June 22, 2006

Estate Tax Compromise?

As most readers of this blog know, repealing the estate tax is a really bad idea. It is one of the most progressive taxes on the books and provides a steady stream of much needed revenue. That hasn't stopped some lawmakers from aggressively trying to repeal the estate tax. Today, House Republicans introduced a compromise designed to win support from moderates in both parties.
The proposed compromise offered in the House exempts $5 million of an individual's estate, $10 million of a couple's, from taxation. Business groups and lawmakers successfully pushed for automatic increases to make sure that figure does not erode with inflation.

Estates up to $25 million would be taxed at rates equal to capital gains, currently 15 percent but scheduled to rise to 20 percent in 2011. Estates larger than $25 million would be taxed at rates twice that of capital gains, or 30 percent now and 40 percent when the scheduled capital gains tax increase takes effect.
Without providing an in-depth analysis, it should be clear that this proposal is still extremely problematic. The compromise would still result in a cut of nearly $280 billion dollars over the next ten years. Given the nation's precarious fiscal situation, tax cuts for the wealthy are simply bad public policy.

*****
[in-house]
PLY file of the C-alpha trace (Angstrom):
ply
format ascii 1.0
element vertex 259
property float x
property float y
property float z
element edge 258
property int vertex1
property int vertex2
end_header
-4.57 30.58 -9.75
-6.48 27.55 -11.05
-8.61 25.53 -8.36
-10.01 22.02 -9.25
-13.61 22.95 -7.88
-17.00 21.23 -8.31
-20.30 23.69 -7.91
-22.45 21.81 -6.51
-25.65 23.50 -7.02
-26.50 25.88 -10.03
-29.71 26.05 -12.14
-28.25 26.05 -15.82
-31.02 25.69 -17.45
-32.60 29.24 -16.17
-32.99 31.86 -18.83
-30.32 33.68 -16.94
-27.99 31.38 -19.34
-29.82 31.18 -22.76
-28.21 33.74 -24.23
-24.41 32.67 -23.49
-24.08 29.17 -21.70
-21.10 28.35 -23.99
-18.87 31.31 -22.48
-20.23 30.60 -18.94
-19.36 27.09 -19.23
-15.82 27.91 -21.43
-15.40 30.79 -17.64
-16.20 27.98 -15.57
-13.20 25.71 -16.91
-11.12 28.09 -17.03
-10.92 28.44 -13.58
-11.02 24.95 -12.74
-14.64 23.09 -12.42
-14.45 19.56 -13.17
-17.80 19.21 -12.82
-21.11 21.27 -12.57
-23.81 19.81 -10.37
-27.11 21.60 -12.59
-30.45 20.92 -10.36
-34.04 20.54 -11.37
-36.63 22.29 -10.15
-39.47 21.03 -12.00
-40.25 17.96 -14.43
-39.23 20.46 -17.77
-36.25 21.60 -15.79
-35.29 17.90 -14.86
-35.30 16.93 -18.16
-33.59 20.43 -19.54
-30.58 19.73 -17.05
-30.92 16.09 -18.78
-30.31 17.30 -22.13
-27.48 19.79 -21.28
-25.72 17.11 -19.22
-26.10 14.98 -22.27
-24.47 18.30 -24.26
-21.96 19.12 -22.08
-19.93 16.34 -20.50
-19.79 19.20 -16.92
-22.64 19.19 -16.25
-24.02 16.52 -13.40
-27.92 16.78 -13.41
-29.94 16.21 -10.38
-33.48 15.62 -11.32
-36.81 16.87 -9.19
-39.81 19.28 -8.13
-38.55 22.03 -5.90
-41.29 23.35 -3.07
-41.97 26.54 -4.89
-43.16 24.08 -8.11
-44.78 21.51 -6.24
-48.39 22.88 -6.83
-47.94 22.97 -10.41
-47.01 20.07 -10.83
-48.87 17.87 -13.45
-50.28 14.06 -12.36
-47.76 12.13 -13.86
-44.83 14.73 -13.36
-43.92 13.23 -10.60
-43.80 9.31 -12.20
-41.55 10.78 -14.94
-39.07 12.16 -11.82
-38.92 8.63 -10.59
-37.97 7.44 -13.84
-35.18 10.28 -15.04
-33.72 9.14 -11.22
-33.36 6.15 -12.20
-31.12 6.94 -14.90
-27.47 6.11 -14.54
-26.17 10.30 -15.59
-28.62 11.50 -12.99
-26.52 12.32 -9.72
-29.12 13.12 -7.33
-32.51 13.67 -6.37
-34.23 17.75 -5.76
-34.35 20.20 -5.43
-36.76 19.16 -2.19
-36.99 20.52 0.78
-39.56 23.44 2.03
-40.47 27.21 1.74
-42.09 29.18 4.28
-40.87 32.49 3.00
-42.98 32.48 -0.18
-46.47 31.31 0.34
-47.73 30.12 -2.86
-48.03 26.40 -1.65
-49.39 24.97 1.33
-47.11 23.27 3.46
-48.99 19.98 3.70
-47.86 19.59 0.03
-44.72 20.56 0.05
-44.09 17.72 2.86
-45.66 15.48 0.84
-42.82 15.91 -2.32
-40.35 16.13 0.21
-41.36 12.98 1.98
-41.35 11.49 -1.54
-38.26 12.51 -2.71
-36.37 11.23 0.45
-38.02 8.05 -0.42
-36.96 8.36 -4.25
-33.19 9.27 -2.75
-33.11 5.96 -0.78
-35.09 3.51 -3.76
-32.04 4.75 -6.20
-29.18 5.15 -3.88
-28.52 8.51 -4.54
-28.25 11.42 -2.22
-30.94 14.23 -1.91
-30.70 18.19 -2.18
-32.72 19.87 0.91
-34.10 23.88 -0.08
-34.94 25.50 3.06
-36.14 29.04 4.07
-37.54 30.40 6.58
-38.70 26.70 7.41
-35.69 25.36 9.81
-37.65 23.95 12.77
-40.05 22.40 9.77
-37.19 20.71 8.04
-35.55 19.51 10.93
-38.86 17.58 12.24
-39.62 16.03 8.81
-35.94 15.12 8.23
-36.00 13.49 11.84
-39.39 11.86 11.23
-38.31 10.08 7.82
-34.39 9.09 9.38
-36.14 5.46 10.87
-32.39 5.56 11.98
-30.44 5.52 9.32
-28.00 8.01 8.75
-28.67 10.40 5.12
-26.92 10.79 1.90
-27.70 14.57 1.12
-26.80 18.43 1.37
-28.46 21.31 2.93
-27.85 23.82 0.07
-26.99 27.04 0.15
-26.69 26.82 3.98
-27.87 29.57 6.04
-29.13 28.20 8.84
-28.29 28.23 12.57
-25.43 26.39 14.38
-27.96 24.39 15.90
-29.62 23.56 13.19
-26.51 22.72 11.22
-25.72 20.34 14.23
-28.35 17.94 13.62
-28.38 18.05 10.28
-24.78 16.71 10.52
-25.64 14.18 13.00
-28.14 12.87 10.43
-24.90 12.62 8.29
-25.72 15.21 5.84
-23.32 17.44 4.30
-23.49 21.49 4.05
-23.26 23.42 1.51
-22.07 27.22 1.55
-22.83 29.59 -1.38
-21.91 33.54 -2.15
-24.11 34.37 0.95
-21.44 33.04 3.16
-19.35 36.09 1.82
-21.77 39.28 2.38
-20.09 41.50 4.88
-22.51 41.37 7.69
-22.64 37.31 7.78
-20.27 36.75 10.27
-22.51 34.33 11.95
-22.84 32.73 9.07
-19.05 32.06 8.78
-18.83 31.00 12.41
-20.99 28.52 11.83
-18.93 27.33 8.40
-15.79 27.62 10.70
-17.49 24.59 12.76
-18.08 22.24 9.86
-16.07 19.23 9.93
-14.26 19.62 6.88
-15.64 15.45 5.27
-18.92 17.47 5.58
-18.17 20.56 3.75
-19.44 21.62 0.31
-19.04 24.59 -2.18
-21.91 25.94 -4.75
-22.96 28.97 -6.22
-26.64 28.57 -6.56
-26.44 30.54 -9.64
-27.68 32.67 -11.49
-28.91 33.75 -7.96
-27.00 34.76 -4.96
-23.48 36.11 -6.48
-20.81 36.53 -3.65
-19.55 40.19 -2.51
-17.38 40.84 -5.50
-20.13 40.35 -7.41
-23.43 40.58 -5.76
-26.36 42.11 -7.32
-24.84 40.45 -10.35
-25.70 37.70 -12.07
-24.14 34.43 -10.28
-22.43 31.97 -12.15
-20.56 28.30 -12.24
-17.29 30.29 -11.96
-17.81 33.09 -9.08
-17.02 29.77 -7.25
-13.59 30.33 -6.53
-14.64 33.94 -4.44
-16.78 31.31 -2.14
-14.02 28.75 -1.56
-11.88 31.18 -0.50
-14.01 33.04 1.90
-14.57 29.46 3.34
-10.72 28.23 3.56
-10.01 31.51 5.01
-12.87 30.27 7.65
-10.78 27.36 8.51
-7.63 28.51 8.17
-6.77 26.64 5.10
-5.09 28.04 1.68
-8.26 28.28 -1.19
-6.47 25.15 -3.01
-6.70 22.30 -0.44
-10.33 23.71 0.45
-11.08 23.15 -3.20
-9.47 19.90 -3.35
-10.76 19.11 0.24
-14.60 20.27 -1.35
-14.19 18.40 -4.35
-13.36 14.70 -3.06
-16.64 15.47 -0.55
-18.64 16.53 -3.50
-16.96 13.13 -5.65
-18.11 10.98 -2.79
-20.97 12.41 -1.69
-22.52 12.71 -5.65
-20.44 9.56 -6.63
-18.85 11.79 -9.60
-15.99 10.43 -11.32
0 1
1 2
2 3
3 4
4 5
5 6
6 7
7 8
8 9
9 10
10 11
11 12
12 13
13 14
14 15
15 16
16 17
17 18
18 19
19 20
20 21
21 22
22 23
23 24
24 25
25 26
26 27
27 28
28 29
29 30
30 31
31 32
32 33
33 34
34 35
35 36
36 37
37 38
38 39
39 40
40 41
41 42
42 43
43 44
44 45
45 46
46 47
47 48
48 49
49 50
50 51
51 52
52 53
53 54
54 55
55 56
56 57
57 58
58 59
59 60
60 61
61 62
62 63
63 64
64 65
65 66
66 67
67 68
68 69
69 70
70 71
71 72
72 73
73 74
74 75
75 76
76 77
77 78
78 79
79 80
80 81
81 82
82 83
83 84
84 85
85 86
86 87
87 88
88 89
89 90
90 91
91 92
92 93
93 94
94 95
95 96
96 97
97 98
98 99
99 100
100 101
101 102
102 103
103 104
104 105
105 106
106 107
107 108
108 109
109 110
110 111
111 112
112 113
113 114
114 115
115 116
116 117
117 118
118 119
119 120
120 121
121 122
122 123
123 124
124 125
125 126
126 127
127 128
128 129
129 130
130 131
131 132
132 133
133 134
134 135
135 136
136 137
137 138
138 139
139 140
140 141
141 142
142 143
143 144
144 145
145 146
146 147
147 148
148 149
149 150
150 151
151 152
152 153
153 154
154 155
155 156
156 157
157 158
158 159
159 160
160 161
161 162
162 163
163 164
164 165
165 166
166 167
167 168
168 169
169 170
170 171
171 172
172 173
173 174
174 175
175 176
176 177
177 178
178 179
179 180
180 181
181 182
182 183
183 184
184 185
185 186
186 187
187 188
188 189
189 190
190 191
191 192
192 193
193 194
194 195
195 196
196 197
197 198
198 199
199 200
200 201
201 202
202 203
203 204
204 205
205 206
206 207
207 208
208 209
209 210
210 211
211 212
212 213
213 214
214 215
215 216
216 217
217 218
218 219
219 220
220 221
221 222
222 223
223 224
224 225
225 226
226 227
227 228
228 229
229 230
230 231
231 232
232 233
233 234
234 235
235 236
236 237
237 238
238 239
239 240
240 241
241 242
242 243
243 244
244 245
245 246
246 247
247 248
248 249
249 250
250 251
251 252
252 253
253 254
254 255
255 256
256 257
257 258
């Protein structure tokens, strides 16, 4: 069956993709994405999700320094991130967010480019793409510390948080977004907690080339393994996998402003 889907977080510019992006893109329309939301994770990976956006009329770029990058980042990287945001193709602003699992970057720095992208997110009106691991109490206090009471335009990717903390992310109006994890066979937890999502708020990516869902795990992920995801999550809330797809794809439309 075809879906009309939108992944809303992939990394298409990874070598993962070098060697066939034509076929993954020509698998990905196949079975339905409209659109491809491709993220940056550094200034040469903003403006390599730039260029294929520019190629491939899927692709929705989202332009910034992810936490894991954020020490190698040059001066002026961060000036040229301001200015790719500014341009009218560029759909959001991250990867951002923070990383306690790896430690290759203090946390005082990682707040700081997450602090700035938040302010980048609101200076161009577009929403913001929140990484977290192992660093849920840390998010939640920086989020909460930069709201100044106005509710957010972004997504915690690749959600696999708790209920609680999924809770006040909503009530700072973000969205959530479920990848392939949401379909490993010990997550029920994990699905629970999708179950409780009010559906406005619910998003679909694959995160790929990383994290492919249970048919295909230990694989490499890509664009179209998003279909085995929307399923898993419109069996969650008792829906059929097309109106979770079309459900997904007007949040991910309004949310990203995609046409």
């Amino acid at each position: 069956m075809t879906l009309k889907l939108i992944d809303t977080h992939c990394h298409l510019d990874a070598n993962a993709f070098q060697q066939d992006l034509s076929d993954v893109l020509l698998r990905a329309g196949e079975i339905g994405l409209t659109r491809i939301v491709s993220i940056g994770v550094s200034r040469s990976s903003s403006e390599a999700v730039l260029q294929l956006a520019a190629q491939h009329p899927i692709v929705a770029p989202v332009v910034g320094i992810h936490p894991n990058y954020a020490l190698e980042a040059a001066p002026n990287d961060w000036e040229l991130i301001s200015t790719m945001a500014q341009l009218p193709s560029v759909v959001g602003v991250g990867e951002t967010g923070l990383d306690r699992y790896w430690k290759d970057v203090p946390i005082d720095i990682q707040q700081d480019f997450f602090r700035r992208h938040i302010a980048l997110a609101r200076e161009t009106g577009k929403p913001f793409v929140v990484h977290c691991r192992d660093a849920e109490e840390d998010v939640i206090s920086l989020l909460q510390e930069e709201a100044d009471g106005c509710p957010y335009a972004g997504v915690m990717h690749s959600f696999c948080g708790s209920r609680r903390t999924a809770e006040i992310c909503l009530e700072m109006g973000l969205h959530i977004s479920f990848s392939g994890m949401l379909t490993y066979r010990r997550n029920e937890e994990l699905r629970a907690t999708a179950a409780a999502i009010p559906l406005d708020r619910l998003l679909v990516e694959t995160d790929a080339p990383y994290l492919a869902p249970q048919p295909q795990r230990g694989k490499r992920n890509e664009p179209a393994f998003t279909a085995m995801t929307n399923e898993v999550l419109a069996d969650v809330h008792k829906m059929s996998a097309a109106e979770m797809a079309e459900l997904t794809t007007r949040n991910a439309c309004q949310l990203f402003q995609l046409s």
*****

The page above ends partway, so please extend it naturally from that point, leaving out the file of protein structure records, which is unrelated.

The efforts to get support from moderates in both parties are more interesting than the actual compromise bill. As reported by the New York Times yesterday, the new proposal contains major tax cuts for timber companies.
It includes a tax cut that would save timber companies about $900 million over the next three years, a new twist that could win as many as four more Democratic votes in the Senate.
Two of the timber industry's strongest advocates are the Democratic senators from Washington,— Patty Murray and Maria Cantwell, who both voted with other Democrats against blocking a filibuster on the estate tax.

The Weyerhaeuser Corporation, the giant paper and forest products company, is based in Federal Way, Wash., and the state is a major timber-producing area.

Other Democratic Senators, such as Mark Pryor and Blanche Lincoln of Arkansas and Mary L. Landrieu of Louisiana, were co-sponsors of a similar timber tax cut last year.
Legislators from both parties admit that the timber cut has nothing to do with the estate tax, but that hasn't stopped elected officials from trying to hammer both proposals through Congress. It appears that the only way Republicans get muster enough support for this legislation is by dangling targeted tax cuts in front of Democrats. Not exactly the best way to restore public confidence in a town wracked by ethics scandels.


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